Since the release of the album, Yasi has found few opportunities to perform due to San Francisco’s strict public health rules limiting public events. She pre-recorded a short performance in her bedroom for’s August 2020 Bestie Bash, played a live-streamed concert from The Complex, a recording studio in SoMa, earlier this month, and has a rooftop set that Twin Peaks Sessions (co-founded by DJ Mike Donnelly) released today. “I’ve had to force myself to rehearse,” she says. “There are some songs that I literally forgot how to play and had to relearn. Ridiculous. The Complex show was big. It felt really good to be performing again. I don’t feel clear that I love performing in general, but, after this year break, I was like, ‘oh, cool. I feel motion again.’ And that was awesome.”

While the pandemic closed off many traditional growth opportunities for young musicians, Yasi still managed to continue her musical development. After years of being self-taught, she’s begun taking guitar lessons. She also started to experiment with electronic music, taking classes at City College and borrowing a friend’s synth. “The last year, I’ve written so many songs, and I still kind of feel like I’m in a writer’s block,” she says. “I started trying to structure things to keep myself feeling like I was moving forward when things felt really stuck. I was like, ‘ok, I’m gonna level up. I’m gonna learn scales. I’m gonna just do the slow work,’ improve technically, which takes forever. I think there’s a lot of potential when things slow down if you know how to adapt and have the discipline to pursue what you’re trying to achieve.”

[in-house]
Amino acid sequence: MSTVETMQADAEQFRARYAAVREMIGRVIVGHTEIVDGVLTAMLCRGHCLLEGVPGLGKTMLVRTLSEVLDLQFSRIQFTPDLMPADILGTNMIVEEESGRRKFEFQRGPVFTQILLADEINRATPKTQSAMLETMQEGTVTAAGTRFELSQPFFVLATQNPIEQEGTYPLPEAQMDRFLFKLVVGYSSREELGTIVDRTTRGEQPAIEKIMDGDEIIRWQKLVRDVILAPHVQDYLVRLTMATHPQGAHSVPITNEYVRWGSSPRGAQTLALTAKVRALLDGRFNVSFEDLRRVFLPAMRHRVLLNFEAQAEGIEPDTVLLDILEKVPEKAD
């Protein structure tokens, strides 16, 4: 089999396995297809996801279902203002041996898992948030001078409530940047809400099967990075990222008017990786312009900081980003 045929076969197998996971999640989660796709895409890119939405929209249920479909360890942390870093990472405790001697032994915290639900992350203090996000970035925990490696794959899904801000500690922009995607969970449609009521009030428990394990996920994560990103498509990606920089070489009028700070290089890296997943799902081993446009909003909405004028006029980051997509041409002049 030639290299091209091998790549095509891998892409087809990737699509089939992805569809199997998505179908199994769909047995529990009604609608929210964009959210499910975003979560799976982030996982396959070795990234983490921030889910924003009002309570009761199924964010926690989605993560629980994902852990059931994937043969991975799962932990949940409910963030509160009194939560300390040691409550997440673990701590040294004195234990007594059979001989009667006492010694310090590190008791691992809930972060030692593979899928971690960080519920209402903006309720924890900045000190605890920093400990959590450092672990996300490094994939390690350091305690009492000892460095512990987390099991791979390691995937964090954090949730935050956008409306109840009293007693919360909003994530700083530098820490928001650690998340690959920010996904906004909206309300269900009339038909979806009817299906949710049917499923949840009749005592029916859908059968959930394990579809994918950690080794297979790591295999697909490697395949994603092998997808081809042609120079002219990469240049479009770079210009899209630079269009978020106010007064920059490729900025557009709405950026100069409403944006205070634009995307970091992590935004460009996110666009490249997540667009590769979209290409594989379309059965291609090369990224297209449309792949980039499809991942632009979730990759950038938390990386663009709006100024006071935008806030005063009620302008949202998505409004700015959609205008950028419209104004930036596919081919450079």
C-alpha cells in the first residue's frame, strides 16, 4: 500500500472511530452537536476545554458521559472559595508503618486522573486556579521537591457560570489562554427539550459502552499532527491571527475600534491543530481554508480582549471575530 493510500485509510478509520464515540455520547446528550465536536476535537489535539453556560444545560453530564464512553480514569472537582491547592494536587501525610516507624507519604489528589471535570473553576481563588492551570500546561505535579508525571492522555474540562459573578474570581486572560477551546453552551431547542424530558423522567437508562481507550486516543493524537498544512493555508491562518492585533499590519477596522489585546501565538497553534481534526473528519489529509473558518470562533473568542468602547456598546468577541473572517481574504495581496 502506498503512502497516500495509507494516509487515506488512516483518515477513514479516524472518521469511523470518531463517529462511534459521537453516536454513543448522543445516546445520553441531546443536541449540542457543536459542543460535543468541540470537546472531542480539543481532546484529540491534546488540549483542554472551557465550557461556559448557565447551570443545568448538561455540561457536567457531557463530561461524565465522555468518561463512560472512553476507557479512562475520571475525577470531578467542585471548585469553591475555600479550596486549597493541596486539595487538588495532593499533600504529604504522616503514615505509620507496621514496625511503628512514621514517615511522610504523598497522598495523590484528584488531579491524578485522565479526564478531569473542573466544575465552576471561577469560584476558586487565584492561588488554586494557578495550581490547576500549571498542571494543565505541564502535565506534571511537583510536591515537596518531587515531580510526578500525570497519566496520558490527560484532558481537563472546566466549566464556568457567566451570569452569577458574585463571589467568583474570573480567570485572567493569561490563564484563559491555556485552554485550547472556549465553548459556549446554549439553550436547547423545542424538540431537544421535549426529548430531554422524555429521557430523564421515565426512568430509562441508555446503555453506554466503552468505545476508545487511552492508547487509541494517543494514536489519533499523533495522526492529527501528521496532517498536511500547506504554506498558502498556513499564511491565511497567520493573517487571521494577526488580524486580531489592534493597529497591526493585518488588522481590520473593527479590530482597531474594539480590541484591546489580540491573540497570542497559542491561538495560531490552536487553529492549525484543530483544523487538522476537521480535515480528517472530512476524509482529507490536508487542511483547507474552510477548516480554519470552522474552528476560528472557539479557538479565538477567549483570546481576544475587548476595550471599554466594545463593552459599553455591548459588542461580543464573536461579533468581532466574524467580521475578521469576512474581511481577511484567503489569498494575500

What may surprise fans of Yasi’s understated ballads is the amount of karate training that she has been doing: “so much Zoom karate, so much.” She is a high green belt and started training in martial arts after she moved to San Francisco in 2018. It has become integral to who she is. “My whole life is karate and music,” she says with a laugh. “It’s unbelievable that I’ve managed to pull that off in San Francisco. I feel so lucky.”

Karate and music intertwine and reinforce each other within Yasi’s life. Together, they also reinforce her. “I think martial arts is an artistic process. It’s a way of working through fear, because, you know, it’s a contact sport where you get punched in the face. To work through that and be like ‘ok, I’m resilient, I can survive things,’ I think that was part of the push for me to start to pursue music more publicly, because I was like, ‘ok, this is scary, but that’s fine.’”

After a year of disruption, Bad Tiger’s future is unclear, but full of potential. “The intention of Bad Tiger is to be a band,” says Yasi. “I want future stuff to be more rhythmic, more danceable, more physical. I want people to stop standing somberly when I play my sets.”

It is difficult to think forward at this time: to dancing, to live music, to crowds sharing a room. Our post-pandemic future is so tantalizingly close and yet still so far out of reach. It helps to have people like Yasi to look to for that extra push to keep moving forward and, as she sings in “No Coffee,” keep “working on being strong.”

The Goat and the Bad Tiger is available on Bandcamp and Spotify. Earlier this month, Bad Tiger released a cover of Taylor Swift’s “You Belong With Me” as part of the Sore Eyes & Twin Shrieks Presents (Mostly) One Hit Wonders For Charity compilation.